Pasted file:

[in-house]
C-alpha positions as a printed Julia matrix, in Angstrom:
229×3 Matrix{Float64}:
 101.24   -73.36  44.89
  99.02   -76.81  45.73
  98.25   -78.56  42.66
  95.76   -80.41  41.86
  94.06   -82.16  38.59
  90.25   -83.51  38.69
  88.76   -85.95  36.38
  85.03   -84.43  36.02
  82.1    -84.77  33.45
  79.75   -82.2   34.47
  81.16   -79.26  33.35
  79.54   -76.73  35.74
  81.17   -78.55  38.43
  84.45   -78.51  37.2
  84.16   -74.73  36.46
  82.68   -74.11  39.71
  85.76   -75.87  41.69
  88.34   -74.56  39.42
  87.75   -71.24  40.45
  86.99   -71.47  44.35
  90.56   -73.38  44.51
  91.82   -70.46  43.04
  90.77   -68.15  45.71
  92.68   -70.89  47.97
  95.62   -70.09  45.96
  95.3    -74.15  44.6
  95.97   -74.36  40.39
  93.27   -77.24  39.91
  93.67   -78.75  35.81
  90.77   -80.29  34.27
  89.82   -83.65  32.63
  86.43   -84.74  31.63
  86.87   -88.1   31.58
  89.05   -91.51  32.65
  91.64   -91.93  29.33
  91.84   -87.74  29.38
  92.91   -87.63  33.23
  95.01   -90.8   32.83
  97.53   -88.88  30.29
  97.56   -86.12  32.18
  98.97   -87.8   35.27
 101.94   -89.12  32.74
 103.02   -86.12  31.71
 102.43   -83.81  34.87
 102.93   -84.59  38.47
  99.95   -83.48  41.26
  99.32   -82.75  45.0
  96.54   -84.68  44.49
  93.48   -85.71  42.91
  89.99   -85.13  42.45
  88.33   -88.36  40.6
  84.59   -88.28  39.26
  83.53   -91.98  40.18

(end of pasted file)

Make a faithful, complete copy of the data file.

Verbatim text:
[in-house]
C-alpha positions as a printed Julia matrix, in Angstrom:
229×3 Matrix{Float64}:
 101.24   -73.36  44.89
  99.02   -76.81  45.73
  98.25   -78.56  42.66
  95.76   -80.41  41.86
  94.06   -82.16  38.59
  90.25   -83.51  38.69
  88.76   -85.95  36.38
  85.03   -84.43  36.02
  82.1    -84.77  33.45
  79.75   -82.2   34.47
  81.16   -79.26  33.35
  79.54   -76.73  35.74
  81.17   -78.55  38.43
  84.45   -78.51  37.2
  84.16   -74.73  36.46
  82.68   -74.11  39.71
  85.76   -75.87  41.69
  88.34   -74.56  39.42
  87.75   -71.24  40.45
  86.99   -71.47  44.35
  90.56   -73.38  44.51
  91.82   -70.46  43.04
  90.77   -68.15  45.71
  92.68   -70.89  47.97
  95.62   -70.09  45.96
  95.3    -74.15  44.6
  95.97   -74.36  40.39
  93.27   -77.24  39.91
  93.67   -78.75  35.81
  90.77   -80.29  34.27
  89.82   -83.65  32.63
  86.43   -84.74  31.63
  86.87   -88.1   31.58
  89.05   -91.51  32.65
  91.64   -91.93  29.33
  91.84   -87.74  29.38
  92.91   -87.63  33.23
  95.01   -90.8   32.83
  97.53   -88.88  30.29
  97.56   -86.12  32.18
  98.97   -87.8   35.27
 101.94   -89.12  32.74
 103.02   -86.12  31.71
 102.43   -83.81  34.87
 102.93   -84.59  38.47
  99.95   -83.48  41.26
  99.32   -82.75  45.0
  96.54   -84.68  44.49
  93.48   -85.71  42.91
  89.99   -85.13  42.45
  88.33   -88.36  40.6
  84.59   -88.28  39.26
  83.53   -91.98  40.18